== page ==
Moreover, I do not think it is wrong for a Christian to love his city and his country, and I do love America. This is my country, and while the history that I was taught as a child covered up much that was heinously unjust in its founding and growth, that history also conveys certain ideals, including ideals expressed here and there in the Declaration of Independence, the Constitution, the Federalist Papers, the speeches of George Washington and Abraham Lincoln and John Kennedy and Ronald Reagan and Bill Clinton and George Bush and Barack Obama. There is gold along with the dross in all these sources, and—subordinate to the gospel always—I am deeply moved by and committed to this heritage, which for all its flaws nevertheless in imperfect ways deploys the teachings of the prophets and apostles as well as various secular sages for the sake of the construction of a just human society. I do not think that political action—i.e., concrete involvement, alongside believers and unbelievers, in the life of my city and our nation, including paying taxes, voting, and even if necessary taking up arms in defense of the homeland—is forbidden or even optional. It is part of the web of obligations that I accept as a Christian who is still also an embodied human being in a world of dirt and water and air and fire and highways and houses.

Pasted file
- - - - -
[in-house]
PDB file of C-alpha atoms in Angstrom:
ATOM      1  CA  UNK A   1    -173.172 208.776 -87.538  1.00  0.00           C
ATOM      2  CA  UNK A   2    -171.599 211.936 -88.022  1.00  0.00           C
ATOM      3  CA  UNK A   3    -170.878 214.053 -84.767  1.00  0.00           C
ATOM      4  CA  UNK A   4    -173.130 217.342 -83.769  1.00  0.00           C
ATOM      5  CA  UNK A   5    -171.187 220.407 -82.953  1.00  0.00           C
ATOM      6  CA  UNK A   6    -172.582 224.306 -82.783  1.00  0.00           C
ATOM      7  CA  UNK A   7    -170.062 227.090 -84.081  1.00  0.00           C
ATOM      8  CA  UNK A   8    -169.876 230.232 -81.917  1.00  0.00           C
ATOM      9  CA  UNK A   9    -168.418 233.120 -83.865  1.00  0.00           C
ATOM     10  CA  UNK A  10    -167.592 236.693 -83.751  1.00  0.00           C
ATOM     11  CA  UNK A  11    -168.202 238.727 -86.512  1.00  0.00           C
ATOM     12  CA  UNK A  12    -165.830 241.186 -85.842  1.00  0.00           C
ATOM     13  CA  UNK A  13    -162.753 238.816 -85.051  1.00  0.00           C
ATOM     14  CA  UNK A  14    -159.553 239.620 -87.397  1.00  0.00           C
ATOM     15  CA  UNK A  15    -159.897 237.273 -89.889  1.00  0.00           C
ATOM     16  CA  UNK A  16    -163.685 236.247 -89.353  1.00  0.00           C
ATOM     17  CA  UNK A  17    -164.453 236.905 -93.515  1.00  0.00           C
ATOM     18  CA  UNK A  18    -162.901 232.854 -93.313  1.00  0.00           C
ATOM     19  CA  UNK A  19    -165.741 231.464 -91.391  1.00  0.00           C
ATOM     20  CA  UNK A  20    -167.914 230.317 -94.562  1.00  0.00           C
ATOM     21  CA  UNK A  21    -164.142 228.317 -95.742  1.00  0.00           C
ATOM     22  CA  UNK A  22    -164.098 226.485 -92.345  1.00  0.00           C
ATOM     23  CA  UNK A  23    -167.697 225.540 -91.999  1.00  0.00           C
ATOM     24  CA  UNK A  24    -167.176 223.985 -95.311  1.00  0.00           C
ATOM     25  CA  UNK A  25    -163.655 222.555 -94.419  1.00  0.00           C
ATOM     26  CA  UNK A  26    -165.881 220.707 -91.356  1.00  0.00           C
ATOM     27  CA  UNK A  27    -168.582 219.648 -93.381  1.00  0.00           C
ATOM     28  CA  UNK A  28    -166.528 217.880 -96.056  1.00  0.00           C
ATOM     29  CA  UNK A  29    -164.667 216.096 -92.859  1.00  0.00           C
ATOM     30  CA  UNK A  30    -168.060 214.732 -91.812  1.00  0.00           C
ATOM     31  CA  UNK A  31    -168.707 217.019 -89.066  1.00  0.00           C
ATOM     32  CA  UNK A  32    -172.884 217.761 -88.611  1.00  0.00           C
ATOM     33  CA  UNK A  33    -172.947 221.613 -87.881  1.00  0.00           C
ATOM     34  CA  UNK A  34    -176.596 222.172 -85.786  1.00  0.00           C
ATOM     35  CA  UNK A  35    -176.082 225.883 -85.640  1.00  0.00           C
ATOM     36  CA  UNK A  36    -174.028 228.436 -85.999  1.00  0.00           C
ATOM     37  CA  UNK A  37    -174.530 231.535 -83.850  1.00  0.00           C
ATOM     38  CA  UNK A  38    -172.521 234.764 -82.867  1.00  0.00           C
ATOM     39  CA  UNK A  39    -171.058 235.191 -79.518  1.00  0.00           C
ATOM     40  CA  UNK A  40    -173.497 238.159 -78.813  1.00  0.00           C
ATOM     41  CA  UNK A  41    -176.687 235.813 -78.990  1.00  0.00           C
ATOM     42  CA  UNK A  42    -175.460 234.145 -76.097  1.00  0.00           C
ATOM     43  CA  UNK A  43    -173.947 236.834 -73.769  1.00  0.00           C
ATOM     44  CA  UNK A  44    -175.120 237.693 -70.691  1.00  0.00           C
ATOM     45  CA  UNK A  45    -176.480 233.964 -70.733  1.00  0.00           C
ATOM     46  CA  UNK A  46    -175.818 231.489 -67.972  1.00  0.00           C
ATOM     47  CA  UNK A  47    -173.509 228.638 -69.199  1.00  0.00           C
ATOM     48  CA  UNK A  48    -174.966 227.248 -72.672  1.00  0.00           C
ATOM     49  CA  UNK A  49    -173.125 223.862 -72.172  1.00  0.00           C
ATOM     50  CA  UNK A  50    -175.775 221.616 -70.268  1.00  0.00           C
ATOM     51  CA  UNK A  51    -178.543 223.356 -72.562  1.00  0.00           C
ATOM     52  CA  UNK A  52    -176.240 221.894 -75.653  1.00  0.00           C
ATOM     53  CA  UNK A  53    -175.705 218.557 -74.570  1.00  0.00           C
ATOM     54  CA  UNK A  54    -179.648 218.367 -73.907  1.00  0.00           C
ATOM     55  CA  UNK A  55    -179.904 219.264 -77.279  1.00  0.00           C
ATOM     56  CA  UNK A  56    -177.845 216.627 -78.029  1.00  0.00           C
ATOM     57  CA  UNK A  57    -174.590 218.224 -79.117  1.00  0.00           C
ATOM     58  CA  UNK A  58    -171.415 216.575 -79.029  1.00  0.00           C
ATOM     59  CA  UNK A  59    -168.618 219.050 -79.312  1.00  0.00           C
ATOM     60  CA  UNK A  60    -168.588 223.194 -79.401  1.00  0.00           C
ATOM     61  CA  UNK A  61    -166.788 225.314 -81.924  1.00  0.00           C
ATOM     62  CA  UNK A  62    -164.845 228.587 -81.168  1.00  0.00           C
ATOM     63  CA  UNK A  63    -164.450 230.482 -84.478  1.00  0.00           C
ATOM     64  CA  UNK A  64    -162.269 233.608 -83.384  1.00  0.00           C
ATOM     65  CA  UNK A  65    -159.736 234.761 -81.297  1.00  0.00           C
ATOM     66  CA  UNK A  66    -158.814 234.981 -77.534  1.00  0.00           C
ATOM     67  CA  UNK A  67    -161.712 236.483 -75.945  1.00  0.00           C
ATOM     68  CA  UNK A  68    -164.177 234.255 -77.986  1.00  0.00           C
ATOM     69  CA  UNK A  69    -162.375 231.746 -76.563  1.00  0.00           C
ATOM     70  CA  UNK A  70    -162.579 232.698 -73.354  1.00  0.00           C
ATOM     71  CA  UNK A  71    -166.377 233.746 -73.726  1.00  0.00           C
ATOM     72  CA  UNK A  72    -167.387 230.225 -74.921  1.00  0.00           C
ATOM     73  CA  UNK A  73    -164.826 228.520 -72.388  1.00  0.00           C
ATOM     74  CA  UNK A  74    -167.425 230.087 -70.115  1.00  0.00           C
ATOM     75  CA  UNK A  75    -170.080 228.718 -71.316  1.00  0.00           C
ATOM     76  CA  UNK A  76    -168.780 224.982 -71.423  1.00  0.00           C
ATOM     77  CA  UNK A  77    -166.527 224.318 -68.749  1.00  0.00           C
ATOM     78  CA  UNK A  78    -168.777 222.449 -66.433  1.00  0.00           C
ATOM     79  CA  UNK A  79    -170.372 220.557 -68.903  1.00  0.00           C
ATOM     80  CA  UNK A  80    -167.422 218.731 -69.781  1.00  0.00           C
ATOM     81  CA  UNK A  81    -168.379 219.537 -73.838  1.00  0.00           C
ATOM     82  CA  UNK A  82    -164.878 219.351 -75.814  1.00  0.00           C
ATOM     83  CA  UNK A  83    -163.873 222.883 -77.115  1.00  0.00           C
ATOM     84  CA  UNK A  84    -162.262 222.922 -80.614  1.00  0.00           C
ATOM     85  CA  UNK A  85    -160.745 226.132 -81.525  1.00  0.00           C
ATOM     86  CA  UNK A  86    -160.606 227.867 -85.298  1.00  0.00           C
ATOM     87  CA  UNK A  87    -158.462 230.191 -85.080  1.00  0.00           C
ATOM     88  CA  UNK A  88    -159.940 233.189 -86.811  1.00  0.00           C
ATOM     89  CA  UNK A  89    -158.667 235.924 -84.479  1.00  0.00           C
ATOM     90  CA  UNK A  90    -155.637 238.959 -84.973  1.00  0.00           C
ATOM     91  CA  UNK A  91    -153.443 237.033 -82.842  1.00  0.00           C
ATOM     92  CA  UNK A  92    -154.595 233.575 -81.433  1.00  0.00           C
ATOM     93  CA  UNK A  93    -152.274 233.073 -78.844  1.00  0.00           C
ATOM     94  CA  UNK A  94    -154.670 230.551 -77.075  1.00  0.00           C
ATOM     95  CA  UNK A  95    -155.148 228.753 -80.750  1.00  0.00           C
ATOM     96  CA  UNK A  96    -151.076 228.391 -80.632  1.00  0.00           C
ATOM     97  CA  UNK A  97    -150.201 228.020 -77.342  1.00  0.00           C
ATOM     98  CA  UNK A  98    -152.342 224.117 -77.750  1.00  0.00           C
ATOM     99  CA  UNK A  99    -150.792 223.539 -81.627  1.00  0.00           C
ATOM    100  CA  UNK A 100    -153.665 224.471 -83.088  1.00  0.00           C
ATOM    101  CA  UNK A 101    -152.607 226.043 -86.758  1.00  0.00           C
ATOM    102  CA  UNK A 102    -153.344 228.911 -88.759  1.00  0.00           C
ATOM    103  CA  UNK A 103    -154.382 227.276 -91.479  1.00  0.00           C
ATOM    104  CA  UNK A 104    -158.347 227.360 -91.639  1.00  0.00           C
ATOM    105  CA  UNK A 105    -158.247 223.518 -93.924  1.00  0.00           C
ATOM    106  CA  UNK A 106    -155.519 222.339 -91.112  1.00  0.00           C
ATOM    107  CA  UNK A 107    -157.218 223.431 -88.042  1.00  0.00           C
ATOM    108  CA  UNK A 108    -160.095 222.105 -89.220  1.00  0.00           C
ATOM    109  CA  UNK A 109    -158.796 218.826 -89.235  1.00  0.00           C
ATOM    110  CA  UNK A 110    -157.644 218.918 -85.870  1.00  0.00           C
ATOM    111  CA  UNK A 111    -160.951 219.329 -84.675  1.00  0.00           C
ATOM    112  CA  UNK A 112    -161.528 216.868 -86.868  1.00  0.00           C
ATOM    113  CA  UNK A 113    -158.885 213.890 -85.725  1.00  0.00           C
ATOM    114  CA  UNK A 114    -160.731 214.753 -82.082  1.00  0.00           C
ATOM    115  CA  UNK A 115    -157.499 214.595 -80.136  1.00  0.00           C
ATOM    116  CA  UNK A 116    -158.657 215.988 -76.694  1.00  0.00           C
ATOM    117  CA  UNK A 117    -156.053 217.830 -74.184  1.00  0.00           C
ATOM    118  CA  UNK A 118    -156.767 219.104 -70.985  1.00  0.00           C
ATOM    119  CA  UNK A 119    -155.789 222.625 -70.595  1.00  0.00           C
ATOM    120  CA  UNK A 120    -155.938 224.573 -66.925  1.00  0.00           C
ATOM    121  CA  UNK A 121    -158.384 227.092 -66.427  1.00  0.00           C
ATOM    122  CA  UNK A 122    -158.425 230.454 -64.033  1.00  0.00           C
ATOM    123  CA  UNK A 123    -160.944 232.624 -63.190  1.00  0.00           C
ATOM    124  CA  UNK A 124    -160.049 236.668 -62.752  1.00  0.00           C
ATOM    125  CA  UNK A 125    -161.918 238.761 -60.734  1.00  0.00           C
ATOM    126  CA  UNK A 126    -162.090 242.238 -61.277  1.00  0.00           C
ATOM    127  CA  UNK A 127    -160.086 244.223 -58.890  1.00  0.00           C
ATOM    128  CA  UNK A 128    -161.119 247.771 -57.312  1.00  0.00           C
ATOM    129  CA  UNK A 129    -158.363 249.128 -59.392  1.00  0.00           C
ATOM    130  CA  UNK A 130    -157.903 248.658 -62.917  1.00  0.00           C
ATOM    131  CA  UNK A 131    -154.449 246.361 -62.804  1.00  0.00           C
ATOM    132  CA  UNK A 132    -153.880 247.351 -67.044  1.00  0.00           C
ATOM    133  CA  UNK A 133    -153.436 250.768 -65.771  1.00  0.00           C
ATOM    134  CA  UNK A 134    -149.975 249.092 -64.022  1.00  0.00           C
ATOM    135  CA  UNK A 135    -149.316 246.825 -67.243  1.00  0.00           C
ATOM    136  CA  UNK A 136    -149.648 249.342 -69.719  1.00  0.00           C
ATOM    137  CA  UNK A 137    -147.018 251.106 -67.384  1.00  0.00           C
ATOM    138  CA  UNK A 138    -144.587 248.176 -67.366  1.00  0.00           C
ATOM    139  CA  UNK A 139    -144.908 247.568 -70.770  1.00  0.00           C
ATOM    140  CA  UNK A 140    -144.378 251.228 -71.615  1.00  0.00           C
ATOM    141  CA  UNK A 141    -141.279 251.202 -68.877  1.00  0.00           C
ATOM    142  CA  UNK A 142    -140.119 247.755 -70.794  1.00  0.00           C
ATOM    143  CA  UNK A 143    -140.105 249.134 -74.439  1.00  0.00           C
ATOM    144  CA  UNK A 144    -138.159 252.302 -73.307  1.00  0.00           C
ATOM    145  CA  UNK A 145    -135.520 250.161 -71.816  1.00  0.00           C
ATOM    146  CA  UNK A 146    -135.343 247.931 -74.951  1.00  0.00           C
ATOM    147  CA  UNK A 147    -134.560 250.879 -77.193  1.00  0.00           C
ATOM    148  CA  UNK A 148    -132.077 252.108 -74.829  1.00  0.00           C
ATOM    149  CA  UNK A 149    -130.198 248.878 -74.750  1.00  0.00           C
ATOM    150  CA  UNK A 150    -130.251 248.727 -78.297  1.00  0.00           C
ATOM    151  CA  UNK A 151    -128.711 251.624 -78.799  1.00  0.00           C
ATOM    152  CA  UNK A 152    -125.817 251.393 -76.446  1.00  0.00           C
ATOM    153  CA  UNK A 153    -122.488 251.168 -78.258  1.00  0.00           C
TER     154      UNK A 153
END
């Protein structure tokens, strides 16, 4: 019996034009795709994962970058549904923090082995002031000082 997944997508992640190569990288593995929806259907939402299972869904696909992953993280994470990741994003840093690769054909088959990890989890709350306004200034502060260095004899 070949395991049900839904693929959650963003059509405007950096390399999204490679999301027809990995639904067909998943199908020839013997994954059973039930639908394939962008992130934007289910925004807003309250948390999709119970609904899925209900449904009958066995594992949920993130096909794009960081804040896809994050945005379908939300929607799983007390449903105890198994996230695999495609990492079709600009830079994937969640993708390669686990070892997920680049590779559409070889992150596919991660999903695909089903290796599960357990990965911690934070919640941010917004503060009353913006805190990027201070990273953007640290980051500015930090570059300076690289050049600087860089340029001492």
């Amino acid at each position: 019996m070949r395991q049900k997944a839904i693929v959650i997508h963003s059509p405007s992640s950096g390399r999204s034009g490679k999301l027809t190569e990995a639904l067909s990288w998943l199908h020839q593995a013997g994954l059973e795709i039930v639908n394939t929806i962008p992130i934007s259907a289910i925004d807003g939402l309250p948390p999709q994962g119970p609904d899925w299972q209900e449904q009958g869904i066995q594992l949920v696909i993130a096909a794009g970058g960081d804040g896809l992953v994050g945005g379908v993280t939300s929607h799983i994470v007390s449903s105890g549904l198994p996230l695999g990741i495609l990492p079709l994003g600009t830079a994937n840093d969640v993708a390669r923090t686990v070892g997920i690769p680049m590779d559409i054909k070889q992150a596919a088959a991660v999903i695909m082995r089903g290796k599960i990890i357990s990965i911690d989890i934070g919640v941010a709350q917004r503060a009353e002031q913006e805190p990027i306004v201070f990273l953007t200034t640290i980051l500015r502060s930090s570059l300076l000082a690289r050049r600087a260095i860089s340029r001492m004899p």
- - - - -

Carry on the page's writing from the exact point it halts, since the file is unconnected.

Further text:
Some Christians through the ages have heard a call to withdraw, to drop out, to separate, to maintain a pure witness unentangled with, feeling no responsibility for, the plight of the Christian and non-Christian brothers and sisters among whom they live. God bless them. I am sure that we need their witness and their ministry. I have experienced no such call. I am called to the messiness of living as a human being among human beings in the midst of economic and political entanglements that I do not particularly enjoy. I have felt called mostly to be quiet in my public socio-politico-economic engagements. I have never been or aspired to be an activist and don’t think I would make a very good one. I would rather carry out my civic responsibilities quietly so as not to distract any more than necessary from my opus proprium, my life as a theological publisher, and a family man, and above all as a follower of Jesus in the community of Jesus-followers, doing whatever I can to make this community supportive and edifying for those on the inside and inviting and welcoming to those on the outside. But the first time I voted in an election, the die was cast. I am responsible for what my city and my nation do, and I can no longer opt out.
To get to the point—and here I want to emphasize that I am speaking primarily to those who have known me, have considered me their friend, who have therefore seen at least some of my weaknesses, but who nevertheless have had occasion to form some kind of positive impression of my learning, my discernment, my judgment, whether in history or scripture or theology or in any other branch of wisdom. I am therefore speaking to very few people! But to people who matter greatly to me. So to you who have ever thought that I see anything clearly, I will tell you what I have seen this year.